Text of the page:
Originally, Jamie Brewer was going to be my number four on this list, but after seeing her bold turn in the most recent episode of Coven, I couldn’t help but give the girl a promotion for her portrayals of the Down syndrome-afflicted Nan and Adelaide Langdon. There’s always an inherent risk in writing characters with disabilities of any sort. In the writing process, it’s easy to picture how it will play out in your head, but there’s no guarantee that the casting process will unearth your perceived image of perfection. While I can’t speak for the writers of American Horror Story, I feel confident in stating that Jamie Brewer is just about as close to flawless as one could get. What impresses me most about Brewer, who made her television acting debut as Adelaide, is how she imbues her performances with such a strong sense of identity. Yes, she has Down syndrome, but that doesn’t make her any less of a person than all the other characters. Such is the challenge issued by Brewer to her viewing audience and their preconceived notions of individuals with Down syndrome. There’s an infectious vitality to both Adelaide and Nan that almost magnetically attracts a viewer’s interest. It’s no wonder Brewer’s characters so frequently draw the romantic attention of other characters’ love interests; she’s just that awesome.

2. Frances Conroy as Myrtle Snow/The Angel of Death/Moira O’Hara – Coven/Asylum/Murder House


This seems an odd choice considering how well established Conroy’s acting career is. She had her breakout role in the HBO series Six Feet Under and enjoyed four Emmy nominations for Best Actress in a Drama Series and even won a Golden Globe for her performance in that show. As if that weren’t enough, she also received an Emmy nomination for her role as Moira O’Hara in Murder House. So then why, you might ask, is she on this list? Simple. Despite her prolific status, Conroy is frequently cast in minor or supporting roles that do not offer her much screen time, which is a testament to her complementary nature as an actress. Take the most recent episode of Coven for example, where you have dominating figures like Jessica Lange, Angela Bassett, Jamie Brewer, and Lance Reddick comprising the brunt of the story space. With so many other towering performances, it’s easy to overlook the short scene where Frances Conroy as Myrtle Snow offers tranquil advice to another character whilst demonstrating her skills on the theremin. That is Conroy’s contribution to this show in a nutshell; she has perpetually been a breath of fresh air in an otherwise aggressively uneasy world.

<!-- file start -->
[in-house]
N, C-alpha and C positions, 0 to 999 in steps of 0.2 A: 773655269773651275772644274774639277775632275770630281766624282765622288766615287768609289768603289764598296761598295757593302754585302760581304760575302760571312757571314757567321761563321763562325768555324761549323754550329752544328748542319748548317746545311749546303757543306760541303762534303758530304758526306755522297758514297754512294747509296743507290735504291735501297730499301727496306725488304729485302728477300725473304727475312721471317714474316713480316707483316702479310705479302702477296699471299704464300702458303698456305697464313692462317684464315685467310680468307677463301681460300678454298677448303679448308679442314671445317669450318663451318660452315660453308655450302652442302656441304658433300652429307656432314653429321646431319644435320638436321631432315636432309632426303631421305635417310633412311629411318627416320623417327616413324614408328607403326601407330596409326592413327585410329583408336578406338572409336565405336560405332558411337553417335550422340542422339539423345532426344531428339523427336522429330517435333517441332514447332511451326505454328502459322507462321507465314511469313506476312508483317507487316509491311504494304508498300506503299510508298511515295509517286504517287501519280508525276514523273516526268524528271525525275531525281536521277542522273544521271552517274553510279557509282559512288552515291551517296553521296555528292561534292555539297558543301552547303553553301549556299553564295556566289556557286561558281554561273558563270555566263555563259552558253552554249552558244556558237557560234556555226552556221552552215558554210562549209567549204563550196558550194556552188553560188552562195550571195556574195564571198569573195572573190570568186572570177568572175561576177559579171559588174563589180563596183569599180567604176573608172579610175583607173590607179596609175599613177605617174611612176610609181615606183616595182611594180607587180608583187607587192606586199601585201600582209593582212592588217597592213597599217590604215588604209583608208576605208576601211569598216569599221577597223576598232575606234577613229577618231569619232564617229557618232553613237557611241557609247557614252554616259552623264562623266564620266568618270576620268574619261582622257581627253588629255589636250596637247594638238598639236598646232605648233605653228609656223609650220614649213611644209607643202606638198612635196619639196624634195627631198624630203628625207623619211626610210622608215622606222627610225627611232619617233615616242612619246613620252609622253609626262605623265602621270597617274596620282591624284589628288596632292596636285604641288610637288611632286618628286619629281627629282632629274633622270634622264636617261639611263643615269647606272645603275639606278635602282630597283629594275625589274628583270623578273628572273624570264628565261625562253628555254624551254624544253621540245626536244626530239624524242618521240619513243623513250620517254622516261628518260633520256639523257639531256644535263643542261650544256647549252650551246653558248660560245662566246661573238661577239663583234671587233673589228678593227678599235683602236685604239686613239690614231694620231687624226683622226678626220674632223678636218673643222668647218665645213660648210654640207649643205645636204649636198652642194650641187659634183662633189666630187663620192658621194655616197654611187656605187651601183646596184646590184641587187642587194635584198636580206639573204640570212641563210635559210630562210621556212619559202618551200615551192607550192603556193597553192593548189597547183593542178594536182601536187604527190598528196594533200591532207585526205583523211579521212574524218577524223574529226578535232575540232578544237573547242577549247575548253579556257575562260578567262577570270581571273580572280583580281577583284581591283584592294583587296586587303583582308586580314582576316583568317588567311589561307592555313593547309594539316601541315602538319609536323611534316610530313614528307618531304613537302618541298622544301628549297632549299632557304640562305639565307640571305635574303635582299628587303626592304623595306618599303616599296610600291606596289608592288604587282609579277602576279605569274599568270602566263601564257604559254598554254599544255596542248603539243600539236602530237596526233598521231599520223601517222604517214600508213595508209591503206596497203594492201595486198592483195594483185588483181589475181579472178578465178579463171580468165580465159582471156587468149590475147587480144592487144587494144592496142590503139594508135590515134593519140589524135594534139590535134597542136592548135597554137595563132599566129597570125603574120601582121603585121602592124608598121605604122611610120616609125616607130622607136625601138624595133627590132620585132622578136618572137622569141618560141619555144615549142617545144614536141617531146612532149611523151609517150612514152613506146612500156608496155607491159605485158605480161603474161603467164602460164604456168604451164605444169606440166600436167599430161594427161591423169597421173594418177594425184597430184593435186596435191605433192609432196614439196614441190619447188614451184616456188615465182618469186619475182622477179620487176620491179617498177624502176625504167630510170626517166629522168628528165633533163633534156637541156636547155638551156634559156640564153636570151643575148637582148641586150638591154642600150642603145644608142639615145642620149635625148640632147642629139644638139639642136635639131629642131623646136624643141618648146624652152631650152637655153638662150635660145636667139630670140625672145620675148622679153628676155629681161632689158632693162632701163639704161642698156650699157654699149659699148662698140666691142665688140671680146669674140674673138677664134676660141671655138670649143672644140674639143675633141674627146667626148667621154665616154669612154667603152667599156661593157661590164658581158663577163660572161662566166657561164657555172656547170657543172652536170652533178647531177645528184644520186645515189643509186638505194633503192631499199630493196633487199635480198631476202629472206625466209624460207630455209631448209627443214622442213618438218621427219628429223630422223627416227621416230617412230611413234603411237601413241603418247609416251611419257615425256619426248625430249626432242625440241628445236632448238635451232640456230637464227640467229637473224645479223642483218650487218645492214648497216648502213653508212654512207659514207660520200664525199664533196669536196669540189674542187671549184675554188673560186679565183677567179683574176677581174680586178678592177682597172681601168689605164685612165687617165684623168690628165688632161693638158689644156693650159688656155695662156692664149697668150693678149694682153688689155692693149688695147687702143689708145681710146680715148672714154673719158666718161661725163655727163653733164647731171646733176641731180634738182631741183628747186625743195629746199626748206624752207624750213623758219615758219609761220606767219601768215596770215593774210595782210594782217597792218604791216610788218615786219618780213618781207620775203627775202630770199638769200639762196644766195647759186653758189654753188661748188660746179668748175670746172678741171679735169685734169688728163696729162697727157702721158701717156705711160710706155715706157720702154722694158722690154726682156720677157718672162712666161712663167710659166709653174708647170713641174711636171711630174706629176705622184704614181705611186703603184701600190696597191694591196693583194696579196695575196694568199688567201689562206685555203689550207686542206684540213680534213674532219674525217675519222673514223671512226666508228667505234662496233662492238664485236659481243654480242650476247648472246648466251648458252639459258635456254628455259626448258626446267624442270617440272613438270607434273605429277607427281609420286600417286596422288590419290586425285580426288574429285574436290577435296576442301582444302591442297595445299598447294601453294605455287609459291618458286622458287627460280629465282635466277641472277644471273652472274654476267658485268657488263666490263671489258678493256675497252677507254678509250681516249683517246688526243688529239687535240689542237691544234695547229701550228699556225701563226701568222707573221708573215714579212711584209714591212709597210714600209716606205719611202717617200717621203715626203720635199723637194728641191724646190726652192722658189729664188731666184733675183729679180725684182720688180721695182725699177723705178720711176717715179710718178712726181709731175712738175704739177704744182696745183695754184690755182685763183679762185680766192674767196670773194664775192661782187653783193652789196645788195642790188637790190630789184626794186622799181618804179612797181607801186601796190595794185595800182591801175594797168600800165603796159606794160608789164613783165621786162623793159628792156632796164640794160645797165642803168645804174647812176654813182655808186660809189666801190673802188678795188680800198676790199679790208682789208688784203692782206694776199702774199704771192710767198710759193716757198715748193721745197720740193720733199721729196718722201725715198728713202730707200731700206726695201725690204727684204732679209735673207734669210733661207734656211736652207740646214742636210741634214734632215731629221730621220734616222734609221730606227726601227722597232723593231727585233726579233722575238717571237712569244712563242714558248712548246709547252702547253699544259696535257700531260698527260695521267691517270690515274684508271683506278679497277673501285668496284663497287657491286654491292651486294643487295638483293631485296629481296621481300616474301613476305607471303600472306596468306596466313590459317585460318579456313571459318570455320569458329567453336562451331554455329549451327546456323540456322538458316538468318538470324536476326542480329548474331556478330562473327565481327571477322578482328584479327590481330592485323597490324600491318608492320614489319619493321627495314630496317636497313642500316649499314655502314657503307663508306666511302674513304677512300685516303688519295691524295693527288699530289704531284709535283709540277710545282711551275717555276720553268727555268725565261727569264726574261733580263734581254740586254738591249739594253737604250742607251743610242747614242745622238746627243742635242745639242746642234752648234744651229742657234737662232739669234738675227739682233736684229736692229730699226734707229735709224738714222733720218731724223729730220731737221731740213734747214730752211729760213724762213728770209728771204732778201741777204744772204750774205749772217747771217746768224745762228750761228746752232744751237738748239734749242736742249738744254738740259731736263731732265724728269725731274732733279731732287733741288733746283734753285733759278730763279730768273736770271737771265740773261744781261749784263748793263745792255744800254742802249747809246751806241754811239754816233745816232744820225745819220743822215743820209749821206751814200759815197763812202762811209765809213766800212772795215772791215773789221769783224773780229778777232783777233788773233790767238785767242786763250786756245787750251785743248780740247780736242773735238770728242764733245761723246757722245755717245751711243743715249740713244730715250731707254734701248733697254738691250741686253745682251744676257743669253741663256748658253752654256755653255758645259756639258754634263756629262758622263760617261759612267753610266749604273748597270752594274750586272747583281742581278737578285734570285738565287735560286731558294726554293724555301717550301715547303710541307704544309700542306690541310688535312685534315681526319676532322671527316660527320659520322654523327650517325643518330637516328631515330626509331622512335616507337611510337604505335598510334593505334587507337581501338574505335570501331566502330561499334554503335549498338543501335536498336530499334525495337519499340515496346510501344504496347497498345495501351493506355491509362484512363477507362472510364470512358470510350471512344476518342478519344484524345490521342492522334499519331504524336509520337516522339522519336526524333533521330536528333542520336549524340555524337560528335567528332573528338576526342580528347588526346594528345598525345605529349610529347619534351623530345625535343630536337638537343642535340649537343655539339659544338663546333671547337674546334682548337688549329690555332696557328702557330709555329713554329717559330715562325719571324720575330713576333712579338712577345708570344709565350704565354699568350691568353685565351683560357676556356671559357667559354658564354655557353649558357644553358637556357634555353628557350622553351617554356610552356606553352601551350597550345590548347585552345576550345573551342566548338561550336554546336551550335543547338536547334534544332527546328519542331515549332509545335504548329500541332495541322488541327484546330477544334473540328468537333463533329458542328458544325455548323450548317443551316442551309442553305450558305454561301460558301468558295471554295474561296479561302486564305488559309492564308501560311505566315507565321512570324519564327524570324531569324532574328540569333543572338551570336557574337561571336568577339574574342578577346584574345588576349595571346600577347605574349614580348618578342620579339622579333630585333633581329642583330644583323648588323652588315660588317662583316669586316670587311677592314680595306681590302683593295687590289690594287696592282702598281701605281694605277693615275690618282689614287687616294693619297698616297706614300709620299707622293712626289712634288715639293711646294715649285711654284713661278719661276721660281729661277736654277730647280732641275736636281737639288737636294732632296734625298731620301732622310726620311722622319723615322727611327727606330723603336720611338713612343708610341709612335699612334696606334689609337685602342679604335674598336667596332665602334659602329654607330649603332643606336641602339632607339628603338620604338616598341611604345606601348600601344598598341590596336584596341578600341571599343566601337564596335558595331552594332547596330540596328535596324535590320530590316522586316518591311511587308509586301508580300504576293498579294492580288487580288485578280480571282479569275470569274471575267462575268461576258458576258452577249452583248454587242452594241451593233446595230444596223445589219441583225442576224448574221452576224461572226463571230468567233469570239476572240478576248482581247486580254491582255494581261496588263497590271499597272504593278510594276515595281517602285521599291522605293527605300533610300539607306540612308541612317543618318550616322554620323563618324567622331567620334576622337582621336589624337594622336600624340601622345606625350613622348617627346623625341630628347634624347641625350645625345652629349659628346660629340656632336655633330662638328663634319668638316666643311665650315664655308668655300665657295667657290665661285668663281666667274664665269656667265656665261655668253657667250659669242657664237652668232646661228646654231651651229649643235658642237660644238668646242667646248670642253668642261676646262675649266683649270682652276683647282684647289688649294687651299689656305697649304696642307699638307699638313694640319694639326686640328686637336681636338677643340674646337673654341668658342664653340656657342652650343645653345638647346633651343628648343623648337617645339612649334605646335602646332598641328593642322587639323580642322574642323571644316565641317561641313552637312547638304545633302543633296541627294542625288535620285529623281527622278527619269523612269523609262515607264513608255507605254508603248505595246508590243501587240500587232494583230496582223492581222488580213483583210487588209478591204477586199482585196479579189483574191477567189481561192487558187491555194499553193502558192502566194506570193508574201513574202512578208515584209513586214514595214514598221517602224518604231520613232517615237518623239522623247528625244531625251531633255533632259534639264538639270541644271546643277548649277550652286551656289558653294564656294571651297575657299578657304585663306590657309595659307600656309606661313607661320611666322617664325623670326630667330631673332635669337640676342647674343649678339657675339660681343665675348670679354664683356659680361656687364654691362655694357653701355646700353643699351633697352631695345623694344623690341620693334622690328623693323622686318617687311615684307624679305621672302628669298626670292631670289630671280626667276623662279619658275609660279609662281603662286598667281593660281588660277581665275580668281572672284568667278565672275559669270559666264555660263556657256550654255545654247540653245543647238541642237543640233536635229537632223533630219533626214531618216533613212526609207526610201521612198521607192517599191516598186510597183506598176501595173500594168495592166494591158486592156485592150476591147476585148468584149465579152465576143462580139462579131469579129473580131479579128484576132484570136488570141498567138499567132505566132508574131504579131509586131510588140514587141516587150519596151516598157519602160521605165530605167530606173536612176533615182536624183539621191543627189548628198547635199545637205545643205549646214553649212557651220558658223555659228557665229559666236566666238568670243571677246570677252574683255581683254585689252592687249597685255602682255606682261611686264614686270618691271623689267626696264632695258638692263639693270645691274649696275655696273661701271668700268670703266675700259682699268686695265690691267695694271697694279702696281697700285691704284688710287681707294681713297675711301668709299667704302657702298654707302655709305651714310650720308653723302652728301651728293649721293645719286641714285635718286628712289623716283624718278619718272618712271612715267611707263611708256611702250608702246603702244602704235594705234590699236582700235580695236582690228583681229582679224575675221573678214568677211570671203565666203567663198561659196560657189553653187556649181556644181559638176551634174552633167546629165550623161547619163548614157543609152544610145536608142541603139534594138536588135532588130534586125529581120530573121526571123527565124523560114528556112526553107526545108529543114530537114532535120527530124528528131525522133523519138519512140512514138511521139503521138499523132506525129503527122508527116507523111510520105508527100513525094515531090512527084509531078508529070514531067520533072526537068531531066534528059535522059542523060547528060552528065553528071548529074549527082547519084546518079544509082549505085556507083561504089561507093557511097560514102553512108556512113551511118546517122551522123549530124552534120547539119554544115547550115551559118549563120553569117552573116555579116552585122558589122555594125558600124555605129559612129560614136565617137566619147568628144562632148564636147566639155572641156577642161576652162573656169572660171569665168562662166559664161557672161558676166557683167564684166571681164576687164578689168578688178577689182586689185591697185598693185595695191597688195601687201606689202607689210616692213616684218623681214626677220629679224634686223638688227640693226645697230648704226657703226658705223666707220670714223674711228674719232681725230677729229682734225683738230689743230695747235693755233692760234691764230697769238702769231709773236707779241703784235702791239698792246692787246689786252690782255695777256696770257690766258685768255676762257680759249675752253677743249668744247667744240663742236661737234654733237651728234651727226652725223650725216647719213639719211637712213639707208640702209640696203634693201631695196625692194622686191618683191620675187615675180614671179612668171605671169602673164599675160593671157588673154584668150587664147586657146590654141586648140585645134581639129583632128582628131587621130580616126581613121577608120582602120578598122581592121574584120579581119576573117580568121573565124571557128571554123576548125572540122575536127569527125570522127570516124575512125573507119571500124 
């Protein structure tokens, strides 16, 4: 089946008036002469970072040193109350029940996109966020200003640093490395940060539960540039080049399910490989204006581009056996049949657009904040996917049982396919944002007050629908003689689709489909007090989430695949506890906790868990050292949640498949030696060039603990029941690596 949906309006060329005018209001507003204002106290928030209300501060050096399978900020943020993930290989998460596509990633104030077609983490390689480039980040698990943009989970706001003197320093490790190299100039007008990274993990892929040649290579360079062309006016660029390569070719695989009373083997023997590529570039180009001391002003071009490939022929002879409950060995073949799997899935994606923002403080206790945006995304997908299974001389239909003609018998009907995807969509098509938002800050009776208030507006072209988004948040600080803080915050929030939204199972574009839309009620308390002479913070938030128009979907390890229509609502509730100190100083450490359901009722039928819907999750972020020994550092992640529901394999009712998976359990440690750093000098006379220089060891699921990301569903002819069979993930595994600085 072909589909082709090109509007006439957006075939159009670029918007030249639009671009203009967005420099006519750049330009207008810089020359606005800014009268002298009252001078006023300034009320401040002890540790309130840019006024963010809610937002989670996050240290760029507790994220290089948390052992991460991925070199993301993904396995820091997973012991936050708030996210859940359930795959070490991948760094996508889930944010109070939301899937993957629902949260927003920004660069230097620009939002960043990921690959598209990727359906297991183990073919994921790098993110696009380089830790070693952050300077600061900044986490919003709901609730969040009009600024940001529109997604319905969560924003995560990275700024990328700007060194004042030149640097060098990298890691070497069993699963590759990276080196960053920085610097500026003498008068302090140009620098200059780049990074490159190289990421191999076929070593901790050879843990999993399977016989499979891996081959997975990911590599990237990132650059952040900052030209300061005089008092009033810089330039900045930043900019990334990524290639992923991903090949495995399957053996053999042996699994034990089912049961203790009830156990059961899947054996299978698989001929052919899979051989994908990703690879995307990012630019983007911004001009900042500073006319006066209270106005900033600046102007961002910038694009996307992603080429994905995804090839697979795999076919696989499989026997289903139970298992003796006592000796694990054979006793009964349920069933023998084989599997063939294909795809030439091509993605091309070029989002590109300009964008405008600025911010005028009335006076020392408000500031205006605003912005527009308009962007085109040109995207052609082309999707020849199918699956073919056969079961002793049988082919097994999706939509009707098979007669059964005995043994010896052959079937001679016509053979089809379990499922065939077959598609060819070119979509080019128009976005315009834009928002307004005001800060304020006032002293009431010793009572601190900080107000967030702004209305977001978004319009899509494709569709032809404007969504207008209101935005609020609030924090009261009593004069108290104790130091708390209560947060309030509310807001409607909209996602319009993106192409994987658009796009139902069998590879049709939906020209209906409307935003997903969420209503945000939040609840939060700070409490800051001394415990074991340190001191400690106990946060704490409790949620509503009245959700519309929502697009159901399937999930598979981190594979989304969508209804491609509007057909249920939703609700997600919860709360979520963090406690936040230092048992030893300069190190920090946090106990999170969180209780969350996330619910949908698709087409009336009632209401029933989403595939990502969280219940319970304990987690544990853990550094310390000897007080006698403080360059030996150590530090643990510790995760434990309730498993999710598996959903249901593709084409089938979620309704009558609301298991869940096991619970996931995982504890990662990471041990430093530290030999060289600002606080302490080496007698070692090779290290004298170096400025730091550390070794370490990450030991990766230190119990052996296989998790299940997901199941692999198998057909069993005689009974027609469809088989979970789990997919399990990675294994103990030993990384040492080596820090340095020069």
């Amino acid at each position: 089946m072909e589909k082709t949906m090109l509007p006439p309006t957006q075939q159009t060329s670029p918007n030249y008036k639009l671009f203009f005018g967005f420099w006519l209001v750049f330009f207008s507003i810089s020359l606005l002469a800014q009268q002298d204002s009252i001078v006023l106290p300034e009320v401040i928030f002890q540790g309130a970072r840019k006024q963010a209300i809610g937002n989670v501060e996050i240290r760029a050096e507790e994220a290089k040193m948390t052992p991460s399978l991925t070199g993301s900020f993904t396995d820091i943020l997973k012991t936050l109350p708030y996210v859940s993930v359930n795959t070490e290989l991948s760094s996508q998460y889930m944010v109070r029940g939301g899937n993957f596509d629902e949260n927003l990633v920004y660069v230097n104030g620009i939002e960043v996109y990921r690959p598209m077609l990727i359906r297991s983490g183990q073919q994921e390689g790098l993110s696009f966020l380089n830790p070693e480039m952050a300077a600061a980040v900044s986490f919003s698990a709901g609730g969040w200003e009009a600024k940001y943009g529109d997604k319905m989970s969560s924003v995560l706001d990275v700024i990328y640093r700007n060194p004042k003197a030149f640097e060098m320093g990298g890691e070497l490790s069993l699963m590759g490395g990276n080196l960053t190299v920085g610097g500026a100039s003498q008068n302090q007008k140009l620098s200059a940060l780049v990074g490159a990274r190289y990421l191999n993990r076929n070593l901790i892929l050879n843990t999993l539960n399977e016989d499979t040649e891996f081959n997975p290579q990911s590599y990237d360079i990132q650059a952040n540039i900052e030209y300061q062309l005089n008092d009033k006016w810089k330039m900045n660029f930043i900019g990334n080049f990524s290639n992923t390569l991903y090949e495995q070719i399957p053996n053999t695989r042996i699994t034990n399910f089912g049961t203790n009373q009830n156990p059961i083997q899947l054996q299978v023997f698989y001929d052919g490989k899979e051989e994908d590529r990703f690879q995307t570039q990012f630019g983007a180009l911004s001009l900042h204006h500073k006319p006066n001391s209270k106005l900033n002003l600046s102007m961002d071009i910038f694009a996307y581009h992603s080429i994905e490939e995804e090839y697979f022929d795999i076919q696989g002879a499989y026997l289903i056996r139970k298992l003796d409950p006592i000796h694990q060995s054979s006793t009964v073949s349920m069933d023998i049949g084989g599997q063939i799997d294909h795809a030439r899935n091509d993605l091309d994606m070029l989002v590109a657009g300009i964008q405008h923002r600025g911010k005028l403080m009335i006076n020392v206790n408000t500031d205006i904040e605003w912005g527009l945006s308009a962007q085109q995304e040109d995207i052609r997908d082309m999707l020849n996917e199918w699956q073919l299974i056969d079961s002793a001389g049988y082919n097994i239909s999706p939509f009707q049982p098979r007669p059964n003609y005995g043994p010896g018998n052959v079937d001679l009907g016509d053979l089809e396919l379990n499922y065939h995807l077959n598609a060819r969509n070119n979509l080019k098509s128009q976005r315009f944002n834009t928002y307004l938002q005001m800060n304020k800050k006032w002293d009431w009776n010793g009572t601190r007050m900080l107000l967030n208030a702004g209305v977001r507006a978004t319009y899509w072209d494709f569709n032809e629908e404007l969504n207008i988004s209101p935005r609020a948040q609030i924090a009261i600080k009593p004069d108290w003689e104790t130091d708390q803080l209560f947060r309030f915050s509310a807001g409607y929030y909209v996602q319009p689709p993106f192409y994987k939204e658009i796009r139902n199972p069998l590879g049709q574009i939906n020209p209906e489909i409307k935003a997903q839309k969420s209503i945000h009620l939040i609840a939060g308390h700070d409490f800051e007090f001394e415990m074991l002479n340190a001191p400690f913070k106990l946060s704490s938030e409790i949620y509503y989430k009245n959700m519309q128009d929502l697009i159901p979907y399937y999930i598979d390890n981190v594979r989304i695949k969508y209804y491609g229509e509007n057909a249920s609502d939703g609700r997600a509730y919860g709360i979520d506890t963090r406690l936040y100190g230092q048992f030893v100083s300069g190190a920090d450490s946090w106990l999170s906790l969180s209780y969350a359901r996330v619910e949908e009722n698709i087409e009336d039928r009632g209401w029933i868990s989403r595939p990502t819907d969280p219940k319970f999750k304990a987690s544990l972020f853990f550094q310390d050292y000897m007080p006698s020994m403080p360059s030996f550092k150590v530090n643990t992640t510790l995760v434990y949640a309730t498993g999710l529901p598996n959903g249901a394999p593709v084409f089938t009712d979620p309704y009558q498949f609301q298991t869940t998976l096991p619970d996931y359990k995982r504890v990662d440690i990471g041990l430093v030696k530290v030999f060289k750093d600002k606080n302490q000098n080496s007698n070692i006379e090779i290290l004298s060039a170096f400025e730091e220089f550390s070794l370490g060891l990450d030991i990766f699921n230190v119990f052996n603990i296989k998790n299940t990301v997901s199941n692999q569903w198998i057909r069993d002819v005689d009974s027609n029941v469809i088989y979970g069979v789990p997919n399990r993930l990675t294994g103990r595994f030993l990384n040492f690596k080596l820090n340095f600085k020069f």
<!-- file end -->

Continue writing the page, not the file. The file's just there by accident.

1. Evan Peters as Kyle Spencer/Kit Walker/Tate Langdon – Coven/Asylum/Murder House


If we are to thank American Horror Story for anything, it should be for the discovery of the transcendent Evan Peters. It’s easy to take Peters for granted, as he’s been in the main cast of every season so far and has gotten considerable screen time in each (with the slight exception of Coven). For me, Peters is the peak of this list simply because the man has literally been dragged through hell and back three times (and is rumored for a fourth venture to said underworld), held his own with Oscar-winning talent, and has lived to tell the tale. Peters, who had only done bit parts in movies and TV before American Horror Story, reminds me greatly of Aaron Paul from Breaking Bad. Both actors’ talent is heavily steeped in an intense emotional depth and honesty and a seemingly uncompromising alacrity to carry out physically demanding tasks for the good of the character and story. These attributes are easy to overlook in a passive viewing, but are anything but simple to carry out. In a sense, though, Peters is at an even loftier level than Paul because he has had to play three  different characters with completely different characteristics, a range that never ceases to blow my little layman mind.

Be sure to keep your eyes peeled for a review of next week’s episode of Coven—“Protect the Coven”—after it airs on January 15 at 10:00 p.m. on FX. And for the love of all that is right in the world, do yourself a favor if you haven’t already and check out American Horror Story’s first two seasons, available on Netflix, at your local entertainment retailer, and via the Internet at large.